You’re free, not to be free as an Entrepreneur

One of the great drawcards to entrepreneurship is the freedom you gain. No more boss, late nights, covering for your manager’s ineptitude and no more 9-5 hours ….right?

Unfortunately for many newly minted entrepreneurs realise too late that while they gain some freedoms, they also give up just as many, let me explain.

Leaving a job Vs leaving a company

Finding a new job is a stressful time, no doubt about it. Not only do you have to find a job you are qualified for, with a salary you are happy with, but you will also be submitting countless applications for which many will not even receive a reply. Then when you are lucky enough to get through the application process, you have to front up to the dreaded interview.
It is true that becoming an entrepreneur will remove much of this pain, but will (arguably) replace these with a much more demanding set of obligations.
An entrepreneur is effectively always interviewing. Dressed up as selling is there a difference? It does not matter if you are selling services, goods or your business idea if you stop selling you are probably going backwards. So while the job interview might be stressful being an entrepreneur means an almost endless cycle of what are effectively job interviews.

Quitting aIt is harder to quite a company that a job

Occasionally quitting a job is a purely pleasurable experience. Maybe your boss is genuinely happy for your next move, or it might be that you ‘want out’ so severely that quitting is a form of revenge.
However, for most of us that resignation email, letter or meeting is a stressful experience that we do not enjoy.
So being your ‘own boss’ removes all this pain, right?
Not so fast, first of all, you cannot just quit a company. At best you have to ‘wind it down’. That means cancelling and paying out contracts. Calling suppliers (many of whom are business owners like you) and letting them know you will not need their services anymore and of course you need to deliver on any contracts. On top of this, you can also expect a few associated costs from accountants and the tax man. All of this is only a small concern if you have employees or you want to sell your company. Employee rights (and correctly so) mean that you cannot just close your business and walk away. Assuming you have a moral obligation to your staff, many entrepreneurs find that they do not have the option to quit their business like a job. You are the boss and the owner, the ‘buck’ stops with you and as such entrepreneurs can be more locked into a job that those people supposably trapped in a regular job.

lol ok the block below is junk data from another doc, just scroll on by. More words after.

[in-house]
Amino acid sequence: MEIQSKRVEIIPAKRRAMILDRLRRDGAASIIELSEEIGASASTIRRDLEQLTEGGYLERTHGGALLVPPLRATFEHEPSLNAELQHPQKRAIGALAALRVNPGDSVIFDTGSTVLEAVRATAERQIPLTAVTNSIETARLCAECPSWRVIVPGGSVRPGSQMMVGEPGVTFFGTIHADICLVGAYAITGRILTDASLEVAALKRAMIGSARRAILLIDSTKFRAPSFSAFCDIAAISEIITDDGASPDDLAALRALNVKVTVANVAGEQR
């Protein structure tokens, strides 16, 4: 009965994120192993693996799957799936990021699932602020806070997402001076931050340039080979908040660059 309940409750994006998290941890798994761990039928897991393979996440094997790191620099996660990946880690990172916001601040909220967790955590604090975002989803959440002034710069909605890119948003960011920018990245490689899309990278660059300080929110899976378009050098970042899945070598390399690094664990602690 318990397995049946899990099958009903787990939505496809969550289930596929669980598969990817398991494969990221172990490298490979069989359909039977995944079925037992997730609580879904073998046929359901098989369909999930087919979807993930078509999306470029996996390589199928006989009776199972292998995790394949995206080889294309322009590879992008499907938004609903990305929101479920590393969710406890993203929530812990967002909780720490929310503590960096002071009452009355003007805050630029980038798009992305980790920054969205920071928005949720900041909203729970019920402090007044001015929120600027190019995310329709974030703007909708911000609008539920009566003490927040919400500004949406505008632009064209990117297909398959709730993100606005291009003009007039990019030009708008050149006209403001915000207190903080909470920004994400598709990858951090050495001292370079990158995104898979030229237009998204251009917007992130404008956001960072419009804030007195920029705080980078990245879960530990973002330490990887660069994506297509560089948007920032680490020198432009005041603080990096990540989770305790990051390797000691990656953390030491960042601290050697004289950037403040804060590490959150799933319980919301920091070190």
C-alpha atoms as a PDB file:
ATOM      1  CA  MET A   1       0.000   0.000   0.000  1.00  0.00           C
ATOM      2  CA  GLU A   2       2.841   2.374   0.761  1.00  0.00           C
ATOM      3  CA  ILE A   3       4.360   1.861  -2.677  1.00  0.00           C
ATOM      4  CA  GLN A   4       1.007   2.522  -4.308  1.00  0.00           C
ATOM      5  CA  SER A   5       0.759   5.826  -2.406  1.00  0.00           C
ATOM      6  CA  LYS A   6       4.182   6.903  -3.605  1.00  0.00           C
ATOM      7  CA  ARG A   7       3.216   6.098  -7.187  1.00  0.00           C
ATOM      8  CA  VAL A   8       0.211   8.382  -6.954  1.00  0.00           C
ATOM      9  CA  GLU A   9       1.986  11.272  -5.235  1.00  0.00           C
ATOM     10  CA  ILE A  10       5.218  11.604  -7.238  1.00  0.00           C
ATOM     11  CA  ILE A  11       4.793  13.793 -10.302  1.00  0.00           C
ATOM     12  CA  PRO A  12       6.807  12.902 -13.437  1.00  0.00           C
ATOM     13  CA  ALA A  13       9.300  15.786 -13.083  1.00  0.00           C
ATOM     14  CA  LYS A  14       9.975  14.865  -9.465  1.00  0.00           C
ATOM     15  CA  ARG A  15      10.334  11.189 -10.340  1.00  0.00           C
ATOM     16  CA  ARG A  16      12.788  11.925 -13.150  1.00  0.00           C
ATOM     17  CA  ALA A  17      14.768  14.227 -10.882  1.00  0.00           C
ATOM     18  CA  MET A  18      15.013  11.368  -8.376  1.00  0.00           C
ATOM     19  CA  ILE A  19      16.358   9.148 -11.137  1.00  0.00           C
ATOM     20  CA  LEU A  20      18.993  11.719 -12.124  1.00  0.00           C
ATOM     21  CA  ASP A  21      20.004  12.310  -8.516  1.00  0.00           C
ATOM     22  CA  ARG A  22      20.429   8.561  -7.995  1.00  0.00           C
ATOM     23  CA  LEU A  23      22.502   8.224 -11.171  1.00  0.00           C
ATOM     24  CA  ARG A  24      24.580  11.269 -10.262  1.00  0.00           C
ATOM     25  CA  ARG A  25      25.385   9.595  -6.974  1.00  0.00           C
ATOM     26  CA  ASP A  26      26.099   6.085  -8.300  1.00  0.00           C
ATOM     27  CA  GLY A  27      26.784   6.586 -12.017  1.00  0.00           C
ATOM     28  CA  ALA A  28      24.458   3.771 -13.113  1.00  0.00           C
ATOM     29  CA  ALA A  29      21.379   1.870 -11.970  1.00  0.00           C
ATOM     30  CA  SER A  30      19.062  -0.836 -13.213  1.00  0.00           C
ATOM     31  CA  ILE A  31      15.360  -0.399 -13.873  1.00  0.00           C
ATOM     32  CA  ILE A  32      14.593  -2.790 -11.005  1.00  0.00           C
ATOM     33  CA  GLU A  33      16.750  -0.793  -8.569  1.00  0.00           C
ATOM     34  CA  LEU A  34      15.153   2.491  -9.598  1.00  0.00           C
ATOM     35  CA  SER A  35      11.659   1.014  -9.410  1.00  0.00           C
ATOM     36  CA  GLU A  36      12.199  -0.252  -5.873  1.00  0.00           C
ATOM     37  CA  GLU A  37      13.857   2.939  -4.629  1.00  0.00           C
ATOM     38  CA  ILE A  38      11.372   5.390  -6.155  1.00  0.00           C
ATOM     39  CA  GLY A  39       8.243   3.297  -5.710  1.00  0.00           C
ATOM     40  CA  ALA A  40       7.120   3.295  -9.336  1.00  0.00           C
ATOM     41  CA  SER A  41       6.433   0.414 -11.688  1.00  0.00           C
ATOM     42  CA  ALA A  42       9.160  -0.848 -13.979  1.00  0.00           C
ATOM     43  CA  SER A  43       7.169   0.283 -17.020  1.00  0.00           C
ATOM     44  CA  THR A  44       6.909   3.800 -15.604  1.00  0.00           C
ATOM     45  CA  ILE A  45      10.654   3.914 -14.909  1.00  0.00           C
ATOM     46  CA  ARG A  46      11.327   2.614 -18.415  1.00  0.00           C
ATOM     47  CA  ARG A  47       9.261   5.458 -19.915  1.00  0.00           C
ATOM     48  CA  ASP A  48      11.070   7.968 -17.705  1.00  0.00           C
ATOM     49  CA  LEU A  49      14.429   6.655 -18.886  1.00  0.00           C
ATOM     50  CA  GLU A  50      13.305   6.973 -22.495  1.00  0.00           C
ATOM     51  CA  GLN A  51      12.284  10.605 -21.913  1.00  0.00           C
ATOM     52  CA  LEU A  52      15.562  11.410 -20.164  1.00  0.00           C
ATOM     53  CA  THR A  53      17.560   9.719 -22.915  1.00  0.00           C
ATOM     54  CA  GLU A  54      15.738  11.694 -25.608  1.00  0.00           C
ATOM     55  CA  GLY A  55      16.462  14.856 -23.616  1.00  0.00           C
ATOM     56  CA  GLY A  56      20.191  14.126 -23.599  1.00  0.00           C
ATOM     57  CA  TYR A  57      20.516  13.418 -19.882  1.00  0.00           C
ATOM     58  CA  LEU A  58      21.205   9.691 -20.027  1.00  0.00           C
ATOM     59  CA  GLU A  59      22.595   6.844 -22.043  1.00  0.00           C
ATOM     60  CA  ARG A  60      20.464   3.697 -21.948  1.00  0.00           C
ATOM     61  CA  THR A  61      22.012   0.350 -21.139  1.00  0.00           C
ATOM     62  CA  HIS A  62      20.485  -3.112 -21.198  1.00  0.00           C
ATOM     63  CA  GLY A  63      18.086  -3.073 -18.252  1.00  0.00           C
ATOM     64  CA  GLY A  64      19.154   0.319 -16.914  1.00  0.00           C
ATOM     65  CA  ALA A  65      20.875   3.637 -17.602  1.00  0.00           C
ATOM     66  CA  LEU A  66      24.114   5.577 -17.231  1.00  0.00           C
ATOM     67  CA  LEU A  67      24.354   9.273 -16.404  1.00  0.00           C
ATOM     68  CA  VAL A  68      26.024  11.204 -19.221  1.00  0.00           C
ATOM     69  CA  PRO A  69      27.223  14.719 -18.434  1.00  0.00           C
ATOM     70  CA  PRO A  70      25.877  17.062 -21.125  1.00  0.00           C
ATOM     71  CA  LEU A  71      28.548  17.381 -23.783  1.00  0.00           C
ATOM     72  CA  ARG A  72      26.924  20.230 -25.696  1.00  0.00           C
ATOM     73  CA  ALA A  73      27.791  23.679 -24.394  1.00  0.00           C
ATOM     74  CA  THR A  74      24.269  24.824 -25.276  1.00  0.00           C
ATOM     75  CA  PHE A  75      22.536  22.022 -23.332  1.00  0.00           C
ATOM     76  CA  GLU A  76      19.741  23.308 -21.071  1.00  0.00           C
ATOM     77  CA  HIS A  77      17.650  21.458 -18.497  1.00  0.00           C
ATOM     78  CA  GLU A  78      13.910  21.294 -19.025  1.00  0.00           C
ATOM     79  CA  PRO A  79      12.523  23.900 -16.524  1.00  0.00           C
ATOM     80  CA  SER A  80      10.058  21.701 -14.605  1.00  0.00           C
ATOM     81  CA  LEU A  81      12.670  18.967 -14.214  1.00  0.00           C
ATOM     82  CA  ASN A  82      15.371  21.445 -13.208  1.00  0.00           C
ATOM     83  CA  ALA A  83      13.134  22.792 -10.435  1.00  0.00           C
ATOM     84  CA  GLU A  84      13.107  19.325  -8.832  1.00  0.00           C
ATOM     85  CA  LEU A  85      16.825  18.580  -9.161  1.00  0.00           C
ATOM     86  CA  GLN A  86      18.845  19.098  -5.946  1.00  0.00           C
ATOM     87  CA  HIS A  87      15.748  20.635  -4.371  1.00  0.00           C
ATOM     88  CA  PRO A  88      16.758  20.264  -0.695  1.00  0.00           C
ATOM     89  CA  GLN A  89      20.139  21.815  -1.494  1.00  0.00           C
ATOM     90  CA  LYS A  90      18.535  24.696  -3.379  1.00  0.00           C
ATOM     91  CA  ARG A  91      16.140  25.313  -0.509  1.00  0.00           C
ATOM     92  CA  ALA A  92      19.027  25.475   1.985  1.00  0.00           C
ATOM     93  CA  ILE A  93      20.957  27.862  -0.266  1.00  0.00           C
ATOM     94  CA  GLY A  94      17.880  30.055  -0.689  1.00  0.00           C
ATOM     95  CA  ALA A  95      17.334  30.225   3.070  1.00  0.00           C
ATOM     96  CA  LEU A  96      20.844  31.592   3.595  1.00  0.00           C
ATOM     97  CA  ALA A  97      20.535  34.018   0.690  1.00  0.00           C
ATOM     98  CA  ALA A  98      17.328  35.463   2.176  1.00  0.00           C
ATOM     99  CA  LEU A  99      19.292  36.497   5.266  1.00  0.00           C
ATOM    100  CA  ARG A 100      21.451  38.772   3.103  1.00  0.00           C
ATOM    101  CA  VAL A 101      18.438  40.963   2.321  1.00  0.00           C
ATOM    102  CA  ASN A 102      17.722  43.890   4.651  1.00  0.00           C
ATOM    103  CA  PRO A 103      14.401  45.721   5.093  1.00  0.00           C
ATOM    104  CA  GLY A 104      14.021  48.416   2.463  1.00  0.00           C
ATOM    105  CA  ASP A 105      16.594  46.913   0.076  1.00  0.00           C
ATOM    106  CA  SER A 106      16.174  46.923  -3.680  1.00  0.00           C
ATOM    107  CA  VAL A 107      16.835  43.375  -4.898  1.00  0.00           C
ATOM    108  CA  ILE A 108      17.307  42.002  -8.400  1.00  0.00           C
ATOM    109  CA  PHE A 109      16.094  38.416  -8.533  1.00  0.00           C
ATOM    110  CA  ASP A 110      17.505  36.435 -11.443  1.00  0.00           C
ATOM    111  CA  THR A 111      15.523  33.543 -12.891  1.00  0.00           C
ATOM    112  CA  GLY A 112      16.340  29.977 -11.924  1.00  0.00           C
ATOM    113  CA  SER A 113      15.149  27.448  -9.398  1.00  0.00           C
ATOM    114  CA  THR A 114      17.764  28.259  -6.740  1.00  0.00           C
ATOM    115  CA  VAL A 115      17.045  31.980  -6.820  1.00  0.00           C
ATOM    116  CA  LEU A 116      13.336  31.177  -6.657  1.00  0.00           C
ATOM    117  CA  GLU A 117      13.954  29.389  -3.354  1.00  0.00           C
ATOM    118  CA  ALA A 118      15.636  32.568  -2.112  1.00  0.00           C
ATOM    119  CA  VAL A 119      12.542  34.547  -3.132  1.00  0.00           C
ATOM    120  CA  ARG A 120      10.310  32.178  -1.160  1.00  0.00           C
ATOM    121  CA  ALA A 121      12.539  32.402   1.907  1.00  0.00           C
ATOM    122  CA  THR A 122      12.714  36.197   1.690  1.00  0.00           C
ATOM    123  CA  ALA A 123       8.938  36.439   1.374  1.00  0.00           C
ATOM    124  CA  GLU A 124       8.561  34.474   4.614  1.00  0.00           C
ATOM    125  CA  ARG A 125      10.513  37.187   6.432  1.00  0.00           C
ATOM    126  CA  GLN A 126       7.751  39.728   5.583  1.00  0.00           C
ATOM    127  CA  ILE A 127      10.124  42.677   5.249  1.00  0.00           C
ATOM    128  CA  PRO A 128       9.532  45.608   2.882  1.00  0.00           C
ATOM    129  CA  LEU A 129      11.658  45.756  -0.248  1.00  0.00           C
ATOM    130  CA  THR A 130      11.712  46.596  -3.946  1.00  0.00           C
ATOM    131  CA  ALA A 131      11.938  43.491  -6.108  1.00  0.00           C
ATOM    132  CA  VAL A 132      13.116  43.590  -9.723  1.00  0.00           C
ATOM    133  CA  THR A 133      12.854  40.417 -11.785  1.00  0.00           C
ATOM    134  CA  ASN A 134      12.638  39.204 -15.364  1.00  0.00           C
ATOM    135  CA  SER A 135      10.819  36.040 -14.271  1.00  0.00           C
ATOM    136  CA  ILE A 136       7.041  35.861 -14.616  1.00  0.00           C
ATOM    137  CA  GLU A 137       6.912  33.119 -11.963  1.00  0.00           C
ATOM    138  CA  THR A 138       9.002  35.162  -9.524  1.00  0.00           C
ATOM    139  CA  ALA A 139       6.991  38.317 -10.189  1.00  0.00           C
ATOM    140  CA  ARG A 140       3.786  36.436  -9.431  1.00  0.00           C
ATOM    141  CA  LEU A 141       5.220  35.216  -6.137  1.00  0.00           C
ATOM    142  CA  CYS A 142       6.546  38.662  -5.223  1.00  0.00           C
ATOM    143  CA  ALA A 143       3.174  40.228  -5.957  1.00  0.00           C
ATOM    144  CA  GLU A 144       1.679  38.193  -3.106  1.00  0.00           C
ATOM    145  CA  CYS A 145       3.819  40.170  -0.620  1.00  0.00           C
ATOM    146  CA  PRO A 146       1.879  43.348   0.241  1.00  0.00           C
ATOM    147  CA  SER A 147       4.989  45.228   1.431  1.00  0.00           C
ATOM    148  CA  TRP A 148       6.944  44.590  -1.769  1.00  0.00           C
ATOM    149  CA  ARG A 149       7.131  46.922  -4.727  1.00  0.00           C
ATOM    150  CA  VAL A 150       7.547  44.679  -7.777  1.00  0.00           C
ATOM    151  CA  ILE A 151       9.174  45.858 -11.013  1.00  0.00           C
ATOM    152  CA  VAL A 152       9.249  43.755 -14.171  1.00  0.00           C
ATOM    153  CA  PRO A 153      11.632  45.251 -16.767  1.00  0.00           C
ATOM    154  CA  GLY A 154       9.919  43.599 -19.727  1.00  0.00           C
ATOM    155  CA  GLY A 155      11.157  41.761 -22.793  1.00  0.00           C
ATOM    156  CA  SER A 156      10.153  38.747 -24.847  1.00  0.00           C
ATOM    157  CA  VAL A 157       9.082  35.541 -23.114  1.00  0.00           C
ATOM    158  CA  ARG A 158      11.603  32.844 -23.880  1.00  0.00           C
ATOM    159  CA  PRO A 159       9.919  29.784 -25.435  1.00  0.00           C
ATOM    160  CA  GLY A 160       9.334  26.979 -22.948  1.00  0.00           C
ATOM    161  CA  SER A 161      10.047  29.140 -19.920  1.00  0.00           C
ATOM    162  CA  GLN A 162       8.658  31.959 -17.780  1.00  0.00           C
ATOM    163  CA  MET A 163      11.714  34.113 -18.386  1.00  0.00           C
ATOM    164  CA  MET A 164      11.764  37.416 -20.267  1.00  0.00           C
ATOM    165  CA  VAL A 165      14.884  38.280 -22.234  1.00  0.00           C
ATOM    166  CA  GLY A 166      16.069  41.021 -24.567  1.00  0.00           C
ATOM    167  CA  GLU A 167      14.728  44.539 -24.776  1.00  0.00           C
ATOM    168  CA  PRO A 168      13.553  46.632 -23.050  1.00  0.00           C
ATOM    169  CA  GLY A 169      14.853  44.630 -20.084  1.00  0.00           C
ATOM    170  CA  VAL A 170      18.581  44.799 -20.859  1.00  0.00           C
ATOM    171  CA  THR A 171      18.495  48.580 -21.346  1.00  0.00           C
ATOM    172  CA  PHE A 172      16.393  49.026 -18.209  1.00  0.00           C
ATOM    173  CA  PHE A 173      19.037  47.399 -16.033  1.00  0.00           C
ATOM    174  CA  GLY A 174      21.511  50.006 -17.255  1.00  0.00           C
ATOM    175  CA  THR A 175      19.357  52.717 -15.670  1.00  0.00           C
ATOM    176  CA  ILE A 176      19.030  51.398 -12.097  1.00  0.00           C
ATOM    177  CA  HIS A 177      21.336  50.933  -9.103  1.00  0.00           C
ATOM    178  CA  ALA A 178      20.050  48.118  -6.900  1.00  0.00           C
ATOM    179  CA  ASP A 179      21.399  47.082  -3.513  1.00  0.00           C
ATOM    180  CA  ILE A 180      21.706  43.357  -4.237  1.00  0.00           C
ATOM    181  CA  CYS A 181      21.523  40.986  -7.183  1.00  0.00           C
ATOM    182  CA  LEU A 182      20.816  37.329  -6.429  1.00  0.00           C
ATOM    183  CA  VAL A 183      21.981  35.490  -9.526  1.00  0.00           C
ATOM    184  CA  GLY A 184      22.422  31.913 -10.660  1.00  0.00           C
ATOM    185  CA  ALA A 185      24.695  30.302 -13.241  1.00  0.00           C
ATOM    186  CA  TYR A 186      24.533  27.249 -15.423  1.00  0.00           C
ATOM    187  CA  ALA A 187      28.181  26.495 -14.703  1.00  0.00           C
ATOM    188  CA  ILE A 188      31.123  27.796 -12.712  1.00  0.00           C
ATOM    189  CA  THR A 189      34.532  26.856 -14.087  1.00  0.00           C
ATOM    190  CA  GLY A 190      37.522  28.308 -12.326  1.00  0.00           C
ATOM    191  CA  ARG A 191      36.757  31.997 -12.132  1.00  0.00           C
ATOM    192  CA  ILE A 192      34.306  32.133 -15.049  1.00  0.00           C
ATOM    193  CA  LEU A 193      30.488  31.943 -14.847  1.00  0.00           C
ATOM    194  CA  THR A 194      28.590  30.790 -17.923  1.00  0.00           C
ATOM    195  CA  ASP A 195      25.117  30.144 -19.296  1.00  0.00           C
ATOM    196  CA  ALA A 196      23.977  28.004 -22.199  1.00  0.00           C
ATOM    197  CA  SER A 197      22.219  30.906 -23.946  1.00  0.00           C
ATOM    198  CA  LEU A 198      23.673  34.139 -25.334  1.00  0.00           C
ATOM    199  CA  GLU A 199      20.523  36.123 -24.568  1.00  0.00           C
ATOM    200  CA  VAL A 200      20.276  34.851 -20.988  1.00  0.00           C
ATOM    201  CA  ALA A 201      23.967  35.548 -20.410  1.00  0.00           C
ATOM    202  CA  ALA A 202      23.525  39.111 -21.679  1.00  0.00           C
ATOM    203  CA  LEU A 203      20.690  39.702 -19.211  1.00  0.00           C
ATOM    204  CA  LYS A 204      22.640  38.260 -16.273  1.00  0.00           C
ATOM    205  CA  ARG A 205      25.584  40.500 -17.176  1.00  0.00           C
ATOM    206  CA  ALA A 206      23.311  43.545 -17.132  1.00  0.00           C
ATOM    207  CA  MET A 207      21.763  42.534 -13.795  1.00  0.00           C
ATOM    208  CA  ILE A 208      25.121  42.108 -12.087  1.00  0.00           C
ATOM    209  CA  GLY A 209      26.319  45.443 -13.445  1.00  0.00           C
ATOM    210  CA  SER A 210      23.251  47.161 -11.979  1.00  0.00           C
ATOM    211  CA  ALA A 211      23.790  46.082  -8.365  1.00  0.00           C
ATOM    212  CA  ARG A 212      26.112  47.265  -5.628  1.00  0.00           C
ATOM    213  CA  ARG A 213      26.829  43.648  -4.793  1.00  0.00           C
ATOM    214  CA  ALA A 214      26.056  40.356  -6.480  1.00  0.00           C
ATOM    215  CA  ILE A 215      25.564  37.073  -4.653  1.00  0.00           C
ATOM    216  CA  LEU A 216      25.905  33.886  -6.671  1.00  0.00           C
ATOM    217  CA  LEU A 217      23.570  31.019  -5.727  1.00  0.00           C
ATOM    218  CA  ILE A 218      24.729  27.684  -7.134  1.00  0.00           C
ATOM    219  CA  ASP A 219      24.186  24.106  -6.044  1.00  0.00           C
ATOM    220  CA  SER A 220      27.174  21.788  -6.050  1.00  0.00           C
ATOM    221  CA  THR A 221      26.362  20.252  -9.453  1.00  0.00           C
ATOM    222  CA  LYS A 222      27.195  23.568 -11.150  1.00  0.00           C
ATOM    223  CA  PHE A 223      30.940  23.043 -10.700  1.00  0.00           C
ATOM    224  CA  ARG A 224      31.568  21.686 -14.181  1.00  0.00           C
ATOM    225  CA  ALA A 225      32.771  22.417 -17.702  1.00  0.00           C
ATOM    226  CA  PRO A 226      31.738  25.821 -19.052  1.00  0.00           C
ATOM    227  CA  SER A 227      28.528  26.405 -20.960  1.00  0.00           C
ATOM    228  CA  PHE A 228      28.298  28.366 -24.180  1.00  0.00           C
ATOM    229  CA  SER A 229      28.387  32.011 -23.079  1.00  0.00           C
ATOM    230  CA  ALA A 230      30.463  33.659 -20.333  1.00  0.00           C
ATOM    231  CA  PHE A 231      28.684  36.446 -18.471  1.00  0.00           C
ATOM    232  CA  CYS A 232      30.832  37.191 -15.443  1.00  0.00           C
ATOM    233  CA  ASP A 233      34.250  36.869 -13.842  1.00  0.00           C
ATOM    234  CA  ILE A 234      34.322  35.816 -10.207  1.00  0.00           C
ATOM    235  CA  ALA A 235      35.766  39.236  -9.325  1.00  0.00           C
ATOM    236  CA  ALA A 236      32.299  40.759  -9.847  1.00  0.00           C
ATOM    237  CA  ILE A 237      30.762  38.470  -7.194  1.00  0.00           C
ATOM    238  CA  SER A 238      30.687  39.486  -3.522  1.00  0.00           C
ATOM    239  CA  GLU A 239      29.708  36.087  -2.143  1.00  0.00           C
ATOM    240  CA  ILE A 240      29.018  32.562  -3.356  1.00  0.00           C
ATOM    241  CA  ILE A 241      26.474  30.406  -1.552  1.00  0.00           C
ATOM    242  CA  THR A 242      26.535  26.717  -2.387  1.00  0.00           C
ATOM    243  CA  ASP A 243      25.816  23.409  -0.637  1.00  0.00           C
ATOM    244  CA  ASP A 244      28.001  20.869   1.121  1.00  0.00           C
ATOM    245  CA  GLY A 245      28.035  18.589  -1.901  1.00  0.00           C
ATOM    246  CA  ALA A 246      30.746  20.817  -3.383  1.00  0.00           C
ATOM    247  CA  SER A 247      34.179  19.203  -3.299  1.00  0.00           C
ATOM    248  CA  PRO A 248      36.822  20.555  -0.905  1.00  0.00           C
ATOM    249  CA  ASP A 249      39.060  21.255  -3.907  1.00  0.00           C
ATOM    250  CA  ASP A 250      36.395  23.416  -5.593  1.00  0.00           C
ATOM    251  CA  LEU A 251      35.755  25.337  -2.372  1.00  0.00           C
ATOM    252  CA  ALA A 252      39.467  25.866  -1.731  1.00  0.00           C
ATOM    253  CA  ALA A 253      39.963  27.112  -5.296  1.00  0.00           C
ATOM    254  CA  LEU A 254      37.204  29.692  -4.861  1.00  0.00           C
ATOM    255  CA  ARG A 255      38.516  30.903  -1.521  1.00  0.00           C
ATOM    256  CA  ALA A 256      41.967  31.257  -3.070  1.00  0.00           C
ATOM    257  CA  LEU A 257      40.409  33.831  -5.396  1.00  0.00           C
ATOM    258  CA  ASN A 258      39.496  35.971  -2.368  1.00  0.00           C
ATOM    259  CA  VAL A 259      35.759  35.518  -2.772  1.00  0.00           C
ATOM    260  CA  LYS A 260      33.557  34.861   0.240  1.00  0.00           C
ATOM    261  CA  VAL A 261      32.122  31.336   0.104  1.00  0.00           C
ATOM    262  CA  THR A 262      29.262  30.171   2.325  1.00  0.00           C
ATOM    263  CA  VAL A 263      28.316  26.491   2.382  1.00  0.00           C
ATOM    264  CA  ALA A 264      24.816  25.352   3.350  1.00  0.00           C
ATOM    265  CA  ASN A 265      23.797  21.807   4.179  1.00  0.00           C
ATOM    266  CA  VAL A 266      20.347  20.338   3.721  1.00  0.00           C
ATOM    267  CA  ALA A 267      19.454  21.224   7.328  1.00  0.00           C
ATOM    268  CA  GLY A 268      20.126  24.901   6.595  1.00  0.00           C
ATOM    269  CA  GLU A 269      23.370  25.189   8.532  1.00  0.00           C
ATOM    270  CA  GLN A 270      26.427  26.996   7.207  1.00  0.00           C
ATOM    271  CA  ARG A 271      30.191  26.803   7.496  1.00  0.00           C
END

The freedom to work when you want.

One of the major draw cards of entrepreneurship is the idealistic view that you can work your own hours. While this is true, the flip side is that you often find you ‘have’ to work well beyond a regular day. Unlike a job where your employee rights might allow you to walk out at 5 or 6 pm, as an entrepreneur if you are not working you are not getting paid.

The freedom from those pointless internal meetings.

Nothing irritates a natural born entrepreneur more than an internal meeting. The meetings are hardly ever about moving things forward, and they can suck the spirit and momentum from the day. While these meetings will disappear for the entrepreneur, in comes the internal admin meeting. Meeting the accountant or lawyer, paying bills for trying to get the printer to work are your new internal meetings.

Financial freedom.
The most successful entrepreneurs within the first few years will see their income surpass their old regular salary. However, when it comes to consumer credit, the entrepreneur is saddled (often unfairly) with a higher burden of proof and even then typically less generously. This gravitas of this struck me when I realised that many of my employees could borrow more money for a home loan that I could, even though I was the owner of the company and drawing a more significant salary.

I can hear you asking; “you sound pretty negative here Gerard, are you saying people should not become entrepreneurs”?
Like all decisions, entrepreneurship requires a cost-benefit analysis. Real entrepreneurs are not looking to reduce their work hours; they are not looking to avoid the stress of applying for a job. An entrepreneur is looking to back themselves, they have an intrinsic self-belief in their ability and are willing to ‘back it’. Their work ethic is unmatched, and as a result, the rewards from entrepreneurship massively outweigh the costs.

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